Friday, 21 October 2016

Coking coal price on fire as supply fizzles out

The last time the world saw such a spike in coal prices was during the boom time more than four years ago.
No boom is in sight, yet both thermal and metallurgical coal prices have been soaring for the last three months. Supply shortages appear to be the proximate cause.

Price variation
According to India Coal Market Watch (ICMW), from July 1, the most popular variety of Indonesian thermal coal (4,200 Kcal) has turned pricier by nearly 38 per cent at $40 a tonne. South Africa (6,000 kcal) thermal coal price is up 48 per cent at $83/tonne.
Power plants along India’s coast use the first variety and cement kilns, the second.
But the big surprise has been in coking, or metallurgical, coal used by steel-makers. From July 1, Australian coking coal prices have shot up two-and-half 5 times to $230 a tonne, surprisingly at a time when the world steel industry is passing through one of the worst phases with China cutting down 100 million tonnes capacity.
According to ICMW, Indian steel plants have booked coking coal for the October-December quarter at $200 a tonne, as against $93/tonne in the July-September quarter. Though India is world’s fourth largest coal producer, it has very limited coking coal reserves.
Supply constraint
According to Deepak Kannan, Managing Editor (Asia Thermal Coal) of Platts, the primary driver of this spike is China, which is world’s leading producer and consumer of both thermal and coking coal.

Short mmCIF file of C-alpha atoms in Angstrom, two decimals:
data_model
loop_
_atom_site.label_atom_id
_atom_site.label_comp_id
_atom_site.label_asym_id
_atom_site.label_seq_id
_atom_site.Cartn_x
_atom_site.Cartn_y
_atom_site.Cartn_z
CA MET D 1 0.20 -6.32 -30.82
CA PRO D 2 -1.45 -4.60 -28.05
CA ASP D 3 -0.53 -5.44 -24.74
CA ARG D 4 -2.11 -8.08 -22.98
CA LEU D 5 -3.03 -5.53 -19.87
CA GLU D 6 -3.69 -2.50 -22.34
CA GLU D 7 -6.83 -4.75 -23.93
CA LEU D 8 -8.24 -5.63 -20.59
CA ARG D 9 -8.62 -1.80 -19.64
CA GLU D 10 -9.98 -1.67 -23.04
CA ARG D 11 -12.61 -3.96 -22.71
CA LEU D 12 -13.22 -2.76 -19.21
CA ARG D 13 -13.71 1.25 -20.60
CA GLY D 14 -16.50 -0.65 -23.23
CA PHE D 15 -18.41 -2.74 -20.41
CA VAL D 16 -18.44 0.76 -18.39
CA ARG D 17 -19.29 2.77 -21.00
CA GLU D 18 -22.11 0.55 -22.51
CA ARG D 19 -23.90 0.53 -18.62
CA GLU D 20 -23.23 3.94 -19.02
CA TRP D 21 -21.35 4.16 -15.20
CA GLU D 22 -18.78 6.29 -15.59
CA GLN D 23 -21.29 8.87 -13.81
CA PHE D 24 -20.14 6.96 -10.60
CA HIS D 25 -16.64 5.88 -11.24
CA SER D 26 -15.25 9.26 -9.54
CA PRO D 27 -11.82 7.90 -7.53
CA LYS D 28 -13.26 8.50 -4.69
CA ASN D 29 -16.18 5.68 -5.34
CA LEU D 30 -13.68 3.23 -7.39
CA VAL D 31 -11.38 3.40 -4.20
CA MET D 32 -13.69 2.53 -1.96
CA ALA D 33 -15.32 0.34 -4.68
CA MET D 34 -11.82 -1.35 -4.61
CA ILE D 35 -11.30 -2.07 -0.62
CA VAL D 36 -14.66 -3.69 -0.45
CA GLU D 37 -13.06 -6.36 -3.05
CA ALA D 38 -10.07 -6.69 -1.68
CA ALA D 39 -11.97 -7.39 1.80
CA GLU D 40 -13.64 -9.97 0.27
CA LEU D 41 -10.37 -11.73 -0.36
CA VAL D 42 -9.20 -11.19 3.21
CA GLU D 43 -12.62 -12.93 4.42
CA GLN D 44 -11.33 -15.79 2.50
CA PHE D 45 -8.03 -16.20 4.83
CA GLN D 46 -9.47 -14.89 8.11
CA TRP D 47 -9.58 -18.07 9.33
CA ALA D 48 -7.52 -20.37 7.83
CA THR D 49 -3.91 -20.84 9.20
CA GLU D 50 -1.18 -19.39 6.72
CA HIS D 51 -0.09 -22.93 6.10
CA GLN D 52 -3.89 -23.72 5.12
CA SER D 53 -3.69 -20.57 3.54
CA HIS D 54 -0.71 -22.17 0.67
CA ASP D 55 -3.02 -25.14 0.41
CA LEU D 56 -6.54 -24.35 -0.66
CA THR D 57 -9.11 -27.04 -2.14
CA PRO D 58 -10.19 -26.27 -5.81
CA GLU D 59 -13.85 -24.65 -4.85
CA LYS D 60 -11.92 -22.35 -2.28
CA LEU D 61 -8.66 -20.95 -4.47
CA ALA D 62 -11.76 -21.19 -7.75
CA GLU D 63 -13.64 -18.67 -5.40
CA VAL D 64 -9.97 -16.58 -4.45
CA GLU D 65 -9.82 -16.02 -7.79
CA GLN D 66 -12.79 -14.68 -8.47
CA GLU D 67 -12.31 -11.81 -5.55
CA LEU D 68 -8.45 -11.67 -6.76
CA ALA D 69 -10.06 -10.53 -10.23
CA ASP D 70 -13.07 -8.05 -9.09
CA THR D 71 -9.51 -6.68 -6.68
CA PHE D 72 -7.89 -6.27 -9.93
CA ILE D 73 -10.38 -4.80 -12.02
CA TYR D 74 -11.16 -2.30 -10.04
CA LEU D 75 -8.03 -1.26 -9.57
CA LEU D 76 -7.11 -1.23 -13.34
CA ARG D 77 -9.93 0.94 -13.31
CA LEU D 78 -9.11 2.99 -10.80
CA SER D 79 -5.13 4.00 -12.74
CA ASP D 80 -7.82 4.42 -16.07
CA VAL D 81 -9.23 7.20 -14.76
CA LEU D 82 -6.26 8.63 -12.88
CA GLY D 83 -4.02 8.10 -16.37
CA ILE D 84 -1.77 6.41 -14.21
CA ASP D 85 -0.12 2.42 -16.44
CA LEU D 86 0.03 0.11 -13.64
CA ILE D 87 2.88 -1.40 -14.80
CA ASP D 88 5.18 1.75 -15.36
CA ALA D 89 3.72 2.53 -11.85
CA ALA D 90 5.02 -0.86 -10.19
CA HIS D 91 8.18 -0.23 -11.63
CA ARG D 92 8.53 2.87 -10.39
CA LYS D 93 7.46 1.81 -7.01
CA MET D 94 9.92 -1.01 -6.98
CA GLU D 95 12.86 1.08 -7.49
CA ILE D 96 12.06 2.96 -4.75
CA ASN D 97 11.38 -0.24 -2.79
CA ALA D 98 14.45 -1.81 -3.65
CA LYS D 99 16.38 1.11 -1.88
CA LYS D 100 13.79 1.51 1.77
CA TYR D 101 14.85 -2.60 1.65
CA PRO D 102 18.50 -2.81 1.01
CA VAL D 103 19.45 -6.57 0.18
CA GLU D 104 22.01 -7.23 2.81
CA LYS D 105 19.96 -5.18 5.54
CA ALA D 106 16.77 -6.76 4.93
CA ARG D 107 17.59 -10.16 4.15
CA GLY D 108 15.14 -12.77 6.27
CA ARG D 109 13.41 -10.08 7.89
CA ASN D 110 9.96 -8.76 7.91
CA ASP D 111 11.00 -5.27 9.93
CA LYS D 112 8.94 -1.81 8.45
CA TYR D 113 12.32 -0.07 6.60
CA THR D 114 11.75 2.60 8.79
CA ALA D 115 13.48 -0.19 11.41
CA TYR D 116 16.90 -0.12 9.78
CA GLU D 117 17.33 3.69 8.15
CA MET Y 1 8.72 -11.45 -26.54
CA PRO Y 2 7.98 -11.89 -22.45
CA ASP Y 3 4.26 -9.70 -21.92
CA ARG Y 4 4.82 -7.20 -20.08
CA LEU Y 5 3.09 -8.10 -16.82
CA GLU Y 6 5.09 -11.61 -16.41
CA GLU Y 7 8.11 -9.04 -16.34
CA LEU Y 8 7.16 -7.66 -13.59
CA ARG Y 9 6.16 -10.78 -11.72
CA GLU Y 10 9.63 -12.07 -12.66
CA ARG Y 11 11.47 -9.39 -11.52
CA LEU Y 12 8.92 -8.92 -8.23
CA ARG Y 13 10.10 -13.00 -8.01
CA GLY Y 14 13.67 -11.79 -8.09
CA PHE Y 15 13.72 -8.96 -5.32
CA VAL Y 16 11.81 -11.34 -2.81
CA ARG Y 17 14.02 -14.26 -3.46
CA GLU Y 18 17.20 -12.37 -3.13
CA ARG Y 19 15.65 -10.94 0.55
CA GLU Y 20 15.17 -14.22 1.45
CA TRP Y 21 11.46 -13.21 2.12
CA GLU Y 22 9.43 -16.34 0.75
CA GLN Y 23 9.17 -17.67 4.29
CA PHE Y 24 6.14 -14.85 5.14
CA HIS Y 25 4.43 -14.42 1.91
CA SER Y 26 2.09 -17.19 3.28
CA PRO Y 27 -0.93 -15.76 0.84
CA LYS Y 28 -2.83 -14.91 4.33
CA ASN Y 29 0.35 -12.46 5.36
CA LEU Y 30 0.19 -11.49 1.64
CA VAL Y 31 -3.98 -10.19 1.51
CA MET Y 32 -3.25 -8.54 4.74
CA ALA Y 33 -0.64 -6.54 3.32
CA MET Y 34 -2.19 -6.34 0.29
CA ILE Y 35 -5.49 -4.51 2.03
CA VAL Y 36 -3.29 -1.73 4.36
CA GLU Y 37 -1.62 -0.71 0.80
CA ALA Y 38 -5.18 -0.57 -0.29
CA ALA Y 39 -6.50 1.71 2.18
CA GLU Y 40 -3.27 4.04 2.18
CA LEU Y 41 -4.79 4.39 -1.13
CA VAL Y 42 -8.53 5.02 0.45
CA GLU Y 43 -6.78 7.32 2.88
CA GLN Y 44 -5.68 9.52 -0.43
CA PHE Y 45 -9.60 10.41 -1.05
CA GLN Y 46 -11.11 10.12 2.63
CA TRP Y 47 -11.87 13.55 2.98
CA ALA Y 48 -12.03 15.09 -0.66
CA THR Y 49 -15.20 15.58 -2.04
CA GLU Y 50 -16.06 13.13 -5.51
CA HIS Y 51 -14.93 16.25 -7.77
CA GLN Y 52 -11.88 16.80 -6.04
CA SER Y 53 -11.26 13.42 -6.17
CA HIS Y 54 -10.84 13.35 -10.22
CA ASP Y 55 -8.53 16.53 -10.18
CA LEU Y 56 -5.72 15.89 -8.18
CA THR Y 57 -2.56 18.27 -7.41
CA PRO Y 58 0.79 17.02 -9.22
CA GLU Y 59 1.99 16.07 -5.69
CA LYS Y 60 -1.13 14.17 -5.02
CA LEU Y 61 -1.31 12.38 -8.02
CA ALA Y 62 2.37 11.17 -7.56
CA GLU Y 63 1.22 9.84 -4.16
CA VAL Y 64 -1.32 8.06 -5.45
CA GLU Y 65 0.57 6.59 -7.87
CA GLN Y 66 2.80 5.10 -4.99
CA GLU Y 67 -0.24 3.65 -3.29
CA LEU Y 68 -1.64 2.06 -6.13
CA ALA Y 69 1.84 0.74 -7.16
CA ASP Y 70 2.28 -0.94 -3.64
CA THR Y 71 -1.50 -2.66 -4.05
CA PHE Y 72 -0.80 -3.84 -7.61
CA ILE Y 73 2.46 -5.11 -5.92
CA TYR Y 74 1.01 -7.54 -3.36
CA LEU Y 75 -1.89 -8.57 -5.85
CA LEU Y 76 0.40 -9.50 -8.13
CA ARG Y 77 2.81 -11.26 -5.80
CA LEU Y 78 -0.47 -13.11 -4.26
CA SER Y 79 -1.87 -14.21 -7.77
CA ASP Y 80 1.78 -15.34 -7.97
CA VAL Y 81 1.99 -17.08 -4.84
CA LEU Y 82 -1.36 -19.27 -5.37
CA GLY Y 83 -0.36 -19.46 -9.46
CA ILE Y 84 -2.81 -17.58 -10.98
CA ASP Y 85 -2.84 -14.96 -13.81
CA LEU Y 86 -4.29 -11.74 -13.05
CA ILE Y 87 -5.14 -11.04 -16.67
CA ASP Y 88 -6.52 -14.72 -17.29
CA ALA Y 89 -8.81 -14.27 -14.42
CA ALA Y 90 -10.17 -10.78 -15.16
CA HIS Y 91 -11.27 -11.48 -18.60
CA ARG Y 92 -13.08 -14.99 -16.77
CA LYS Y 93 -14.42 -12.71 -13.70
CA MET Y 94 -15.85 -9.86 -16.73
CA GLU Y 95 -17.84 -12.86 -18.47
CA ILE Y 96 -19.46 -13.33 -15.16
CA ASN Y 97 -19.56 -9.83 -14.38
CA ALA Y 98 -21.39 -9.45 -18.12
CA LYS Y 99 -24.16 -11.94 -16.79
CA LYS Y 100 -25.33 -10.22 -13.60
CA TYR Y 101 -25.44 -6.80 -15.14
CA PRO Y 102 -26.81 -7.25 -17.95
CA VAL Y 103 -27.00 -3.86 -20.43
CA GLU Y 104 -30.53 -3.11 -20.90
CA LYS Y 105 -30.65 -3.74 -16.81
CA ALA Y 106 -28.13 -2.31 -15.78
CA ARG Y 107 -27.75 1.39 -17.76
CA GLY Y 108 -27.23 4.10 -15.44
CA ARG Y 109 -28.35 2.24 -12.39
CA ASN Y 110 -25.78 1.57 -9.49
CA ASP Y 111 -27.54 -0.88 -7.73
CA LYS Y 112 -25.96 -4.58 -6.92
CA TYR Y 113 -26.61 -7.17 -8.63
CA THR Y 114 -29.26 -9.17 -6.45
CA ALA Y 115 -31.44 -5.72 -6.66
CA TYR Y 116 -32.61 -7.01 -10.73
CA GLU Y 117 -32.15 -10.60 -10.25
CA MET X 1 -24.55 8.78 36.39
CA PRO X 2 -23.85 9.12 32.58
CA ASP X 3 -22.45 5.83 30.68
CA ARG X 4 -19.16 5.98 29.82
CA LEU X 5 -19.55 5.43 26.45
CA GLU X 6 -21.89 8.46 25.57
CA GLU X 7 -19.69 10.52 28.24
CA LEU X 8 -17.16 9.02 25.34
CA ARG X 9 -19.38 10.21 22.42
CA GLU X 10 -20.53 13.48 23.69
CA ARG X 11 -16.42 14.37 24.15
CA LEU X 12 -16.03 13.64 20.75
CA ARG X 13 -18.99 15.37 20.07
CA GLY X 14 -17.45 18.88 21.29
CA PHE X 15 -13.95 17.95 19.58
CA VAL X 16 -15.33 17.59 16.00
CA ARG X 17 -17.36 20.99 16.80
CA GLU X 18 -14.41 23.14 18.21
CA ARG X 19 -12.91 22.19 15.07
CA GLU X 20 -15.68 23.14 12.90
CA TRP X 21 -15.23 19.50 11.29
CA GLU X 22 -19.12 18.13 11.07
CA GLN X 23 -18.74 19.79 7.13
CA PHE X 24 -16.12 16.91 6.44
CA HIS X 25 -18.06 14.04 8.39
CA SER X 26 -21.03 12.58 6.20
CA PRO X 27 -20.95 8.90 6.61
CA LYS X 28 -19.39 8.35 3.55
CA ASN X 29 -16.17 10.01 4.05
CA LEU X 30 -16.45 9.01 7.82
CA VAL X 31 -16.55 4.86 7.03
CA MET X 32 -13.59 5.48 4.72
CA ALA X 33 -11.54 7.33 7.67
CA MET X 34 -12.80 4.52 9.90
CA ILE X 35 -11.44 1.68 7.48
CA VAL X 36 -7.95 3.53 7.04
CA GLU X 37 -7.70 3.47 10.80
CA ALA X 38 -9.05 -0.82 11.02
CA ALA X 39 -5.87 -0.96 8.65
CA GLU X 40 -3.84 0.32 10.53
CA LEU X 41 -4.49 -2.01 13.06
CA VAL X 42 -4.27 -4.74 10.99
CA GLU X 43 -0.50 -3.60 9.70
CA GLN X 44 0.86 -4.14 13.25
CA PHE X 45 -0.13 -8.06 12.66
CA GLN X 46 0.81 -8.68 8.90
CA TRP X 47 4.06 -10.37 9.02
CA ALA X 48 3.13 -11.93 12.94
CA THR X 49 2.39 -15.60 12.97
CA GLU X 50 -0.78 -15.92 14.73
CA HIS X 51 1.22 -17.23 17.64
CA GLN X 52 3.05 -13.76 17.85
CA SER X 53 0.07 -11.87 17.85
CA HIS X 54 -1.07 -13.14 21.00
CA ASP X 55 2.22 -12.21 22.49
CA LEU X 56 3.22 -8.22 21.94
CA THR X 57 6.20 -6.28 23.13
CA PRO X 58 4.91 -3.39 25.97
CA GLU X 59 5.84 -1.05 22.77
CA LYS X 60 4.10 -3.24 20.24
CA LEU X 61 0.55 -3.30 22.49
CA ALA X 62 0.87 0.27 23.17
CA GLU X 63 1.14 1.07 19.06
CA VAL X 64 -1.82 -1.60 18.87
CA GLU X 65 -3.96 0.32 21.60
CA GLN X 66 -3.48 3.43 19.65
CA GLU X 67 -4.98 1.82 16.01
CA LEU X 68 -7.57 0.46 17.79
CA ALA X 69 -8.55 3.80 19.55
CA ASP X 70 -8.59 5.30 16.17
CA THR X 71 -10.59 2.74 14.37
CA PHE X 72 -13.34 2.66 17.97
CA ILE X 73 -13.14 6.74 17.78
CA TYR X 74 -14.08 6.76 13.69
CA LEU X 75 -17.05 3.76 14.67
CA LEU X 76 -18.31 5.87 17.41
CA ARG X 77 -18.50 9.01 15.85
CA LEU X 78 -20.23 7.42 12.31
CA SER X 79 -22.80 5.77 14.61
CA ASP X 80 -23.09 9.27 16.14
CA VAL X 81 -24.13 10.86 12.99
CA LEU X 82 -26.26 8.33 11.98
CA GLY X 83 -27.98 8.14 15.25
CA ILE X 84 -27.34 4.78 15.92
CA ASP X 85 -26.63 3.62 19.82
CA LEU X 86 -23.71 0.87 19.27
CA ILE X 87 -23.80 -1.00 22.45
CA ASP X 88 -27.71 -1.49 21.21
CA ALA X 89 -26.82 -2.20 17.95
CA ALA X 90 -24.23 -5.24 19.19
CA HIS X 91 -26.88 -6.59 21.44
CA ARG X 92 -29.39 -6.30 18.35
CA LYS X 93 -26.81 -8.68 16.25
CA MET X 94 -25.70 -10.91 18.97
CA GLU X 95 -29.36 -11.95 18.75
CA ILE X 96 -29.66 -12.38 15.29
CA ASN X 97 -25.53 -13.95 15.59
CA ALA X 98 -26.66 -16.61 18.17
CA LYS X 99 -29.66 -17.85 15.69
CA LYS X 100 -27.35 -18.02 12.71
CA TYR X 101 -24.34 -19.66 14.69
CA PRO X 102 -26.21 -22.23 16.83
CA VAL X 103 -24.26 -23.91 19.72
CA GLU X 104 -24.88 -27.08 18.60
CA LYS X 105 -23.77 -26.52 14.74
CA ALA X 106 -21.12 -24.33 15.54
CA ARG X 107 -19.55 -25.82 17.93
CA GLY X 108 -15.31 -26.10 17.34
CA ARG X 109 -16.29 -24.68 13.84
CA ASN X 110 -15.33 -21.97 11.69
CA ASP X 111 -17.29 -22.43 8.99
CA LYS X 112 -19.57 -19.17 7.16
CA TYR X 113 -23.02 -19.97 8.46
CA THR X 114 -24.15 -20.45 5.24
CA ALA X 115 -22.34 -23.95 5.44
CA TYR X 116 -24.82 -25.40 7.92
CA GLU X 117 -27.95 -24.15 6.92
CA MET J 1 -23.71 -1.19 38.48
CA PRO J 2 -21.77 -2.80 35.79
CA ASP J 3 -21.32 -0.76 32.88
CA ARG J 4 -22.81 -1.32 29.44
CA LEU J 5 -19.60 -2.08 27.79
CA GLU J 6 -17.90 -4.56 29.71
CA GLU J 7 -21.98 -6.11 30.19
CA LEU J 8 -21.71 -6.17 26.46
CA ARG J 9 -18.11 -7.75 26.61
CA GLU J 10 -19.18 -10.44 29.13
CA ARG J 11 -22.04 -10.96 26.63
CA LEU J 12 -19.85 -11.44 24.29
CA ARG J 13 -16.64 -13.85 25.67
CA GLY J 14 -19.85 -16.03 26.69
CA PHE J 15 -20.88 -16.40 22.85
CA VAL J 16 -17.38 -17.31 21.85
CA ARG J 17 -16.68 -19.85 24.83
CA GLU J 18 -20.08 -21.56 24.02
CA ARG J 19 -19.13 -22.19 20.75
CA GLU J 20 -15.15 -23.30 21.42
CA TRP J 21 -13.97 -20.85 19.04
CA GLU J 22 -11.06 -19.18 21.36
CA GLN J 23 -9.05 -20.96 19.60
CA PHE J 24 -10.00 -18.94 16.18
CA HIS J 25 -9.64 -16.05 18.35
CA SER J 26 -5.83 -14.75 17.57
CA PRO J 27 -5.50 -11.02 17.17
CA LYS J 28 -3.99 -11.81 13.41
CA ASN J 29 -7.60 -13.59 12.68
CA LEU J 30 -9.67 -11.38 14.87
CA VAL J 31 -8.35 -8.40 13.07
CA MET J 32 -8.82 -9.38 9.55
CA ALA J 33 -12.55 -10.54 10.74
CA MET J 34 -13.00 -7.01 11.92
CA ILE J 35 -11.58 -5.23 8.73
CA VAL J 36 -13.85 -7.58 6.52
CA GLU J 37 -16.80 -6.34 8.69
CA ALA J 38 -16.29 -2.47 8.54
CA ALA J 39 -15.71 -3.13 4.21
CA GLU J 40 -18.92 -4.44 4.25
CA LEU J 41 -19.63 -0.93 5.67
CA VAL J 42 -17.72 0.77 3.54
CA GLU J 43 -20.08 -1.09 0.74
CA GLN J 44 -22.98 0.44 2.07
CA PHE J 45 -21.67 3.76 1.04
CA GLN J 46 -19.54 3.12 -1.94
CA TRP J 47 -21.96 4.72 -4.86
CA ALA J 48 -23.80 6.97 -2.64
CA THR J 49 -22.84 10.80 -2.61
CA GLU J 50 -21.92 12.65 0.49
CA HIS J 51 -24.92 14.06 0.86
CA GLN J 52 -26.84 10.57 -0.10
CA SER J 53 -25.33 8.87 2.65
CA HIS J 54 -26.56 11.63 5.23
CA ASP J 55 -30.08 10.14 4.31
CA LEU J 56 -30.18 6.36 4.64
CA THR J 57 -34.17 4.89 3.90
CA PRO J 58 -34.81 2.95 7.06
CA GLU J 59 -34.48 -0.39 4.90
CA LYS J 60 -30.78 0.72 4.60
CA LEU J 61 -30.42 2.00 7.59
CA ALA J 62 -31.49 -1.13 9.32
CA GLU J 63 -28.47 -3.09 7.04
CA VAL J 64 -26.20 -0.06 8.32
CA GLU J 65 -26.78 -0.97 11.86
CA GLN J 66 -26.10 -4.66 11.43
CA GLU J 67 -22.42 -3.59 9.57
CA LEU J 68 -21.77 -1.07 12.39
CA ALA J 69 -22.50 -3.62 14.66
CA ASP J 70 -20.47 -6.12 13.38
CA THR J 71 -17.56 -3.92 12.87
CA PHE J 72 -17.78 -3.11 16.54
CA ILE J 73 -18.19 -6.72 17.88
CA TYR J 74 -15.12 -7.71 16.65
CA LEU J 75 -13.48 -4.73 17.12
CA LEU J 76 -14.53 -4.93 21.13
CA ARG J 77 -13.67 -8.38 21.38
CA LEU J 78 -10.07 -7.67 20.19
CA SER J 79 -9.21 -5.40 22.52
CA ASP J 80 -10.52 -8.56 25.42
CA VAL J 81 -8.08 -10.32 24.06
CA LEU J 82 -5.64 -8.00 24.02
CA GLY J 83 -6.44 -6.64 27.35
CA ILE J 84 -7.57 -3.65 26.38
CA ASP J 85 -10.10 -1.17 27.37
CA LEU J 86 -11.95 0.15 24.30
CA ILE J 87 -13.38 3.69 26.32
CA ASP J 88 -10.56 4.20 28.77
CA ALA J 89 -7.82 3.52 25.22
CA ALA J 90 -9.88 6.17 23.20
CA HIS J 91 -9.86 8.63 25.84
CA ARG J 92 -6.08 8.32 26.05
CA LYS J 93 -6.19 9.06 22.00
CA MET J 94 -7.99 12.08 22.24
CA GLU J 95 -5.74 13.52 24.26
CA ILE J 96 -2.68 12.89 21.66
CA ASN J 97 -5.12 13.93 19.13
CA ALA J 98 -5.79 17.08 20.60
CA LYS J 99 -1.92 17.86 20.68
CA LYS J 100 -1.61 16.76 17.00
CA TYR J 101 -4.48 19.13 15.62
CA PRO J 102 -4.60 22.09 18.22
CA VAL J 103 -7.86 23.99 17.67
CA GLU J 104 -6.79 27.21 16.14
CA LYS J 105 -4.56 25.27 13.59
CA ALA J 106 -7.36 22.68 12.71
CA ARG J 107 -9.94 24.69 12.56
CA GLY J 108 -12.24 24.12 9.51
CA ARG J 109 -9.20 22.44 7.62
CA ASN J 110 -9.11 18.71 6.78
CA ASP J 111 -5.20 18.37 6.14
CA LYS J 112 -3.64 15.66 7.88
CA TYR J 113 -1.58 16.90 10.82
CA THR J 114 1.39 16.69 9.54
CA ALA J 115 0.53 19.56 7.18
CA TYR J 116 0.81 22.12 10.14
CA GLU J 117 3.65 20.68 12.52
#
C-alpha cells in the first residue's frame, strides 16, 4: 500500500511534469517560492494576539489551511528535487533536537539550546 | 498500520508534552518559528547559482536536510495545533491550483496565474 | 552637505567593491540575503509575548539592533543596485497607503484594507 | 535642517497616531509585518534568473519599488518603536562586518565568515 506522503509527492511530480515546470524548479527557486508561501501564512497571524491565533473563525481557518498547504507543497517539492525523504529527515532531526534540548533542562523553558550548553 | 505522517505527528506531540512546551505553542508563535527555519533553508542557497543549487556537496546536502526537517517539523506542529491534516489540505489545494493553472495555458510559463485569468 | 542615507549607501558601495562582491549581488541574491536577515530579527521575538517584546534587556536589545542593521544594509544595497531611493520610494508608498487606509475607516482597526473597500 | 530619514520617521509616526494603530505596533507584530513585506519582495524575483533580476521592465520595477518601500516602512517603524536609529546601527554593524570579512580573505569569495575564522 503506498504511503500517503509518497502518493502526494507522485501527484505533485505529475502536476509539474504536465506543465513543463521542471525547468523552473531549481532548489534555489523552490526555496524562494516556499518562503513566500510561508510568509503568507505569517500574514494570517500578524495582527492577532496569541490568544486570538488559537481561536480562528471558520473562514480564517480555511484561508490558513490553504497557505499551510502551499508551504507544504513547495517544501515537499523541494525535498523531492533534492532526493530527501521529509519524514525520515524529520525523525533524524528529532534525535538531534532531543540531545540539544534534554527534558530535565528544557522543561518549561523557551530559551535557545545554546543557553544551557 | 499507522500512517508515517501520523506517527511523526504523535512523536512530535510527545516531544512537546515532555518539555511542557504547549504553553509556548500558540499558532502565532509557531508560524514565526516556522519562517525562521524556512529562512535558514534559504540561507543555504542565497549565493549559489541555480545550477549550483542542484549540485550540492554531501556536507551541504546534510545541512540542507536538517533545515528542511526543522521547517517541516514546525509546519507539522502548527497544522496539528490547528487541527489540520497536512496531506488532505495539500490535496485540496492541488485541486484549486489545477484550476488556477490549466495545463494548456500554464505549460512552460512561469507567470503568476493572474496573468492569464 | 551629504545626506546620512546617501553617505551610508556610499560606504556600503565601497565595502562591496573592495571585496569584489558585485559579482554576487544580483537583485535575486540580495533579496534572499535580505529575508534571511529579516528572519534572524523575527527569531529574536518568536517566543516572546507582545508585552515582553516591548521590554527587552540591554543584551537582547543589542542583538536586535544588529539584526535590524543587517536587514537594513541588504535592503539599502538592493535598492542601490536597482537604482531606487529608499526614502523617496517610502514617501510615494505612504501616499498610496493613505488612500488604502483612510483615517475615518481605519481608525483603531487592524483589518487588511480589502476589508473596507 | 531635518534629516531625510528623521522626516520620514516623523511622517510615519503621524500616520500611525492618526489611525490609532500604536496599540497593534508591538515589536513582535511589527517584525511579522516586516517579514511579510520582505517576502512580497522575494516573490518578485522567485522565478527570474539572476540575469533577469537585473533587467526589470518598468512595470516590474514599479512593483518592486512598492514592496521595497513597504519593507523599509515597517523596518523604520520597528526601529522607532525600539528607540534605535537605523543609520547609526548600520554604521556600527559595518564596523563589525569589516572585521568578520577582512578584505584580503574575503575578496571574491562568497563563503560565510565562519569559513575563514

Earlier this year, Beijing decided to cut the annual working days in mines to 270 days from 330. This had no significant impact on global prices till June as India stepped up production significantly and cut imports.
India is still flush with coal and there has been no supply disruptions from Indonesia, yet thermal coal prices started to skyrocket from July on Chinese buying and supply disruptions in Australia and South Africa. At least two major Australian miners recently declared force majeure.
But the surge in thermal coal prices may not last.
First, in September, Beijing ordered its new mines to step up production . This will increase China’s domestic supplies by nearly 30 million tonnes a month from November. Also, China completed the winter booking and has a 12-million-tonne stockpile at ports that is sufficient for 20 days. Kannan expects pressure to build on thermal coal prices from next month.
The outlook is not so clear for coking coal, though. Edwin Yeo, Managing Editor (Steel Raw Materials) of Platts, doesn’t foresee a meltdown in the short term.
According to him, the coking coal shortage is acute and some steel-makers in China have had to shut down their blast furnaces. Steel-makers avoid this as re-igniting furnaces is a costly exercise.
Yeo doesn’t agree. but some sources see a shadow of cartelisation in coking coal price surge, as three top producers control more than half the global trade

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